Liked by 4 people

  4. Sally, thank you so much for this marvelous presentation and collection of such warm Christmas Memories. I can’t get The Glenn-Miller Big Band out of my head.😊 I’m heading off now to search for my own CD. It’s going to be a foot tapping day here in Australia. Great post and books I will most certainly seek out. I have read all but one of John Howell’s books, and I loved them. His next is coming up very soon on my TBR.

    Liked by 4 people

  5. Such delightful stories, Sally. John, I was my Dad’s first little girl (of four) and HE always wanted an electric train. After my Mom and Dad were married when I was two years old, he bought me an electric train for Christmas. It was the train of HIS dreams. I was so scarred of it I ran away and hid in the spare room under the junk. They couldn’t coax me out for 2 hours. The train was returned to the store and I got a baby doll instead. When Greggie was born (Dad’s first grandson), he got an electric train for his second Christmas. Fortunately, Greg loved it and then Michael loved it and then Ryan and Ben. Thank God for grandsons.

    Liked by 4 people

  6. A wonderful opening night and thank you for the mention, Sally I have made some mincemeat today ( albeit late) but had to wait for Jay to bring the suet( I can’t get it here) Loved John’s story and the video of the train it bought it all together…

    Liked by 4 people

  7. A really fascinating read Sally – DH always gets a visit from Santa, he even found him on a Christmas cruise once. 🙂 I adore mince pies and when we could’t get any in Libya I decided to make my own. To my surprise, it needed suet. The word got around and soon all the wives were buying suet. The butchers cottoned on quickly and a week later the suet – which they had previously tossed away – was the same price as fillet steak.

    Liked by 4 people

  8. Great post, Sally. It’s a whole party in a post with stories and music. The roller skating video is fantastic. I’m going to love being a Moxi Girl and getting to wear such cute outfits. I enjoyed reading John and Jacquie’s Christmas gift stories.

    Liked by 3 people

  9. Great to read about all the memories and festive fun from those lovely bloggers. I just wish I could still get even remotely excited about Christmas. But after I worked for the first time on Christmas Day, 1980, I lost the spirit of it. Then 32 years of shift work followed, and public holidays were so often working days, I never got it back.
    Best wishes to all, Pete.

    Liked by 4 people

  10. I loved this first day of Christmas and everyone’s memories of their best gift. John’s reminds me of The Polar Express for some reason, but glad he still believes…so do I:) A kitten is a perfect gift and Mistletoe Inn is on my holiday reading list. Loved the skates and the filled socks at end of bed, too. This really put me in the mood for Christmas!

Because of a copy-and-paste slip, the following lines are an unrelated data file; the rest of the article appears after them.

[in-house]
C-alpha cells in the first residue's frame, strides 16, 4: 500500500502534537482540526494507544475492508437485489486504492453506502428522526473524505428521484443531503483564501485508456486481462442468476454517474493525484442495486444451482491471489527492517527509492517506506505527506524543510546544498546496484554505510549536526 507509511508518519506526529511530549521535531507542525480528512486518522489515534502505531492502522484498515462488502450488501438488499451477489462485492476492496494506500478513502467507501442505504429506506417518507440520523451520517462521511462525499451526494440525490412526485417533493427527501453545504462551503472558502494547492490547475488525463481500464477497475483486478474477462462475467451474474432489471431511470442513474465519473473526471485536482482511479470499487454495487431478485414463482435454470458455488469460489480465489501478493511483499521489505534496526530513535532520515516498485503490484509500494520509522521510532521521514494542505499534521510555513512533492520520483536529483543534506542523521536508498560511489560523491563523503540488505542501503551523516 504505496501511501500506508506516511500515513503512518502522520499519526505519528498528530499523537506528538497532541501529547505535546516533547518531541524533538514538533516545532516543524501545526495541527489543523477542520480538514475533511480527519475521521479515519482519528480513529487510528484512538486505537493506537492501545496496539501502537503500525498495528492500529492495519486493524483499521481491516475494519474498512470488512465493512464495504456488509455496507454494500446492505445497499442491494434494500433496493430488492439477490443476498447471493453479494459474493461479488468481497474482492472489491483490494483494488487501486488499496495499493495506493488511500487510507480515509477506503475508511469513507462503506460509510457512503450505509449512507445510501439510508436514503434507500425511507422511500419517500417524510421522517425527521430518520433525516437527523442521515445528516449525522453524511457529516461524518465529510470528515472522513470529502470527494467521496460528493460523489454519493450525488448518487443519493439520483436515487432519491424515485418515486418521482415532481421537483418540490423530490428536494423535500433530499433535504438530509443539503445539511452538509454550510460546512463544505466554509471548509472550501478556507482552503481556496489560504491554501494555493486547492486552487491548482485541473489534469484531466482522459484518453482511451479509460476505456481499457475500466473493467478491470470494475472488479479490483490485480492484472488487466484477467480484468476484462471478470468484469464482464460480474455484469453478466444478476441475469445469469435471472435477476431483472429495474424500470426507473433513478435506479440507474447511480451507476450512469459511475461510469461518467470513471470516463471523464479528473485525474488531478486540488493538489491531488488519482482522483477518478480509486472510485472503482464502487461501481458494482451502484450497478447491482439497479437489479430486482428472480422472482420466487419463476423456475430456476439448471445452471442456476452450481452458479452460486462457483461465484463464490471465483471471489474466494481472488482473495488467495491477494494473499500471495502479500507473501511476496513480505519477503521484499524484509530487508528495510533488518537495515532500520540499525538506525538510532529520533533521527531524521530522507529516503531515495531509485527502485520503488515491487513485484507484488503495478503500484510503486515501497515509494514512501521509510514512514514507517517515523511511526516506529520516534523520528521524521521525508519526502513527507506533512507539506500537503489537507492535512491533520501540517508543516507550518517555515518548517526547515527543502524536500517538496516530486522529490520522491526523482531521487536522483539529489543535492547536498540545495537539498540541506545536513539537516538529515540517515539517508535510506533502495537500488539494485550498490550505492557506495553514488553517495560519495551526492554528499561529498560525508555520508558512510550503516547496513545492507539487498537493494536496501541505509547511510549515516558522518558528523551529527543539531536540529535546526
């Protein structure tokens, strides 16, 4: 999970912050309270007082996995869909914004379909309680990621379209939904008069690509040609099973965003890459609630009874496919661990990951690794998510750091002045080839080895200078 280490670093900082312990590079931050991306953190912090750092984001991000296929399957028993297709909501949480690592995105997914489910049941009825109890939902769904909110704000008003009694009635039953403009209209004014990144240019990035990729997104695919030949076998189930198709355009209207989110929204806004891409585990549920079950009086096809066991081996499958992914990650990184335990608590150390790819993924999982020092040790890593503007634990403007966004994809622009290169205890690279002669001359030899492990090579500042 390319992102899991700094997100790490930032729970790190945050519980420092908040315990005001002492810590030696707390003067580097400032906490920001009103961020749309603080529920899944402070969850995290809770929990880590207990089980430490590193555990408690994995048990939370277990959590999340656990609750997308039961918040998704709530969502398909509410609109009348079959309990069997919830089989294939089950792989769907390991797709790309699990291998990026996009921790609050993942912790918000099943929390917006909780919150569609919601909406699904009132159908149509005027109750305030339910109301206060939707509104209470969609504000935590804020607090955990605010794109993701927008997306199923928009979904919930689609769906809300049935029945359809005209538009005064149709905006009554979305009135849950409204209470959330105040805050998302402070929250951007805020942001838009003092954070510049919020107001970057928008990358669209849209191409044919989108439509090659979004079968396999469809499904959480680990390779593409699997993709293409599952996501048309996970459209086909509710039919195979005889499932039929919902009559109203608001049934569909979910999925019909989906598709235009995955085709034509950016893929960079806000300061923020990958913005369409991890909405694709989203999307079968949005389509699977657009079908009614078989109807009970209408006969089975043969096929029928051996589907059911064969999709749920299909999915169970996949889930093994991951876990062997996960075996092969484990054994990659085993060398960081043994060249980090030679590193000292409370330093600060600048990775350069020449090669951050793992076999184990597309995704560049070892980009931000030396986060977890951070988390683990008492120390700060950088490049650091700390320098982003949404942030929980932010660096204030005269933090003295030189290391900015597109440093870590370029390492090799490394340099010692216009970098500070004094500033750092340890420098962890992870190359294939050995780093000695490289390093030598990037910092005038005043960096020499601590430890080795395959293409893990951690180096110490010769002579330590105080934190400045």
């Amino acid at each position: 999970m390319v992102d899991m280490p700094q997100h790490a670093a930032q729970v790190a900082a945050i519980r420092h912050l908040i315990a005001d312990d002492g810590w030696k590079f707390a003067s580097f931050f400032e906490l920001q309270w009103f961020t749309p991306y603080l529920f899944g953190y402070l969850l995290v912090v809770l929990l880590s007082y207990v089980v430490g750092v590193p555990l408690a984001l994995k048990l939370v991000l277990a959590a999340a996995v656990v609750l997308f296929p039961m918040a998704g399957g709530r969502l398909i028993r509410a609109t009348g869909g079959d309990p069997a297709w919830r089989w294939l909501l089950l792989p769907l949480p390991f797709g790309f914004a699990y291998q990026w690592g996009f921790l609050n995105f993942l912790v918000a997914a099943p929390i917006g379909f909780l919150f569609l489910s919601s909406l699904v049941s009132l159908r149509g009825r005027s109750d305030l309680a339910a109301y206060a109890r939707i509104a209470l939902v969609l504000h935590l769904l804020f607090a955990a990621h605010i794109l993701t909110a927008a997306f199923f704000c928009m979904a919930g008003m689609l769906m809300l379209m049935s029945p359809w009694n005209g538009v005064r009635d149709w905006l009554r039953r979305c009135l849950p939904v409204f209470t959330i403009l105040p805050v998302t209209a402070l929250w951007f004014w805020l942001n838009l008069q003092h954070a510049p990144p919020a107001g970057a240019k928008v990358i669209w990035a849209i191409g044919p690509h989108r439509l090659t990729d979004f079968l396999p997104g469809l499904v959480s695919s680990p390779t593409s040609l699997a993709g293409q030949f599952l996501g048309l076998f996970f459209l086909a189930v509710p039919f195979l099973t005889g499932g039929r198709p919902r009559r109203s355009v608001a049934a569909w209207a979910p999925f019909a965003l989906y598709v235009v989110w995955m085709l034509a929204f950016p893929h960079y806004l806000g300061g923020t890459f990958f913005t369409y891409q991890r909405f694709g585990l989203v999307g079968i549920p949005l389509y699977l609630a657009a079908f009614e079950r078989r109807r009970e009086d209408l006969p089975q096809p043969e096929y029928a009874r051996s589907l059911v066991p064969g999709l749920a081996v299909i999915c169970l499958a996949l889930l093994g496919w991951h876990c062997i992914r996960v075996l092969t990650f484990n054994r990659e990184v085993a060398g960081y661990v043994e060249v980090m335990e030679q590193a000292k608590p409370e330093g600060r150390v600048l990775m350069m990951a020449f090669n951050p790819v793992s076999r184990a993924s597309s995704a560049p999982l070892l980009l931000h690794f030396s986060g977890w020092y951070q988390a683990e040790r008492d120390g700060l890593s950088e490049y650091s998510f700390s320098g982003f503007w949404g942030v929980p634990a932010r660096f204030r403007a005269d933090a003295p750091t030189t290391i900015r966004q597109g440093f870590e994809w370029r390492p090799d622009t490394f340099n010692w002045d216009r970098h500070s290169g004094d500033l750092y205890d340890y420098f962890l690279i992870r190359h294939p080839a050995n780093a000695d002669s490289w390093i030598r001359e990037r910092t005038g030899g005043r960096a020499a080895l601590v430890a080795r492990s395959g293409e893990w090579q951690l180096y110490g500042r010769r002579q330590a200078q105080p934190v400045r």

Liked by 3 people

  11. Pingback: Christmas Traditions, Treats and a little Trivia… | Retired? No one told me!

  12. Pingback: Smorgasbord Christmas Celebrations – The First Day of Christmas with guests Mary Smith, Jacquie Biggar and John W. Howell – Where Genres Collide

  13. Sally, this is a fabulous way to celebrate Christmas sharing one’s favorite Christmas. I wrote a post about my memorable Christmas gift one year. I will give you the link. Maybe you can use it on your blog. It is scheduled for the 18th. This is the preview.
    Thank you, dear Sally, for making this holiday season so joyful by your fantastic posts and kind heart! Much love & hugs and Christmas blessings go out to you!
    Hugs to Mary, Jacquie and John for sharing their special Christmas memories. They were beautiful! ❤️ 🎄 🎁 🎅 🍪 🧁

    Liked by 1 person

  14. Sally, these posts are wonderful. It feels like we are sitting around in a lounge room, drinking good wine (or eggnog), eating mince pies and swapping stories. Thank you so much for sharing so generously. I wonder what will be in your pillowslip this year. Enjoy!


  15. Pingback: Smorgasbord Blog Magazine Christmas – Weekly Update – Christmas parties, guest posts, books, Traditional Christmas menu and music. | Smorgasbord Blog Magazine

  16. Pingback: Christmas Traditions, Treats and Trivia | Retired? No one told me!

I would be delighted to receive your feedback (by commenting, you agree to Wordpress collecting your name, email address and URL) Thanks Sally

Fill in your details below or click an icon to log in: Logo

You are commenting using your account. Log Out /  Change )

Google photo

You are commenting using your Google account. Log Out /  Change )

Twitter picture

You are commenting using your Twitter account. Log Out /  Change )

Facebook photo

You are commenting using your Facebook account. Log Out /  Change )

Connecting to %s

This site uses Akismet to reduce spam. Learn how your comment data is processed.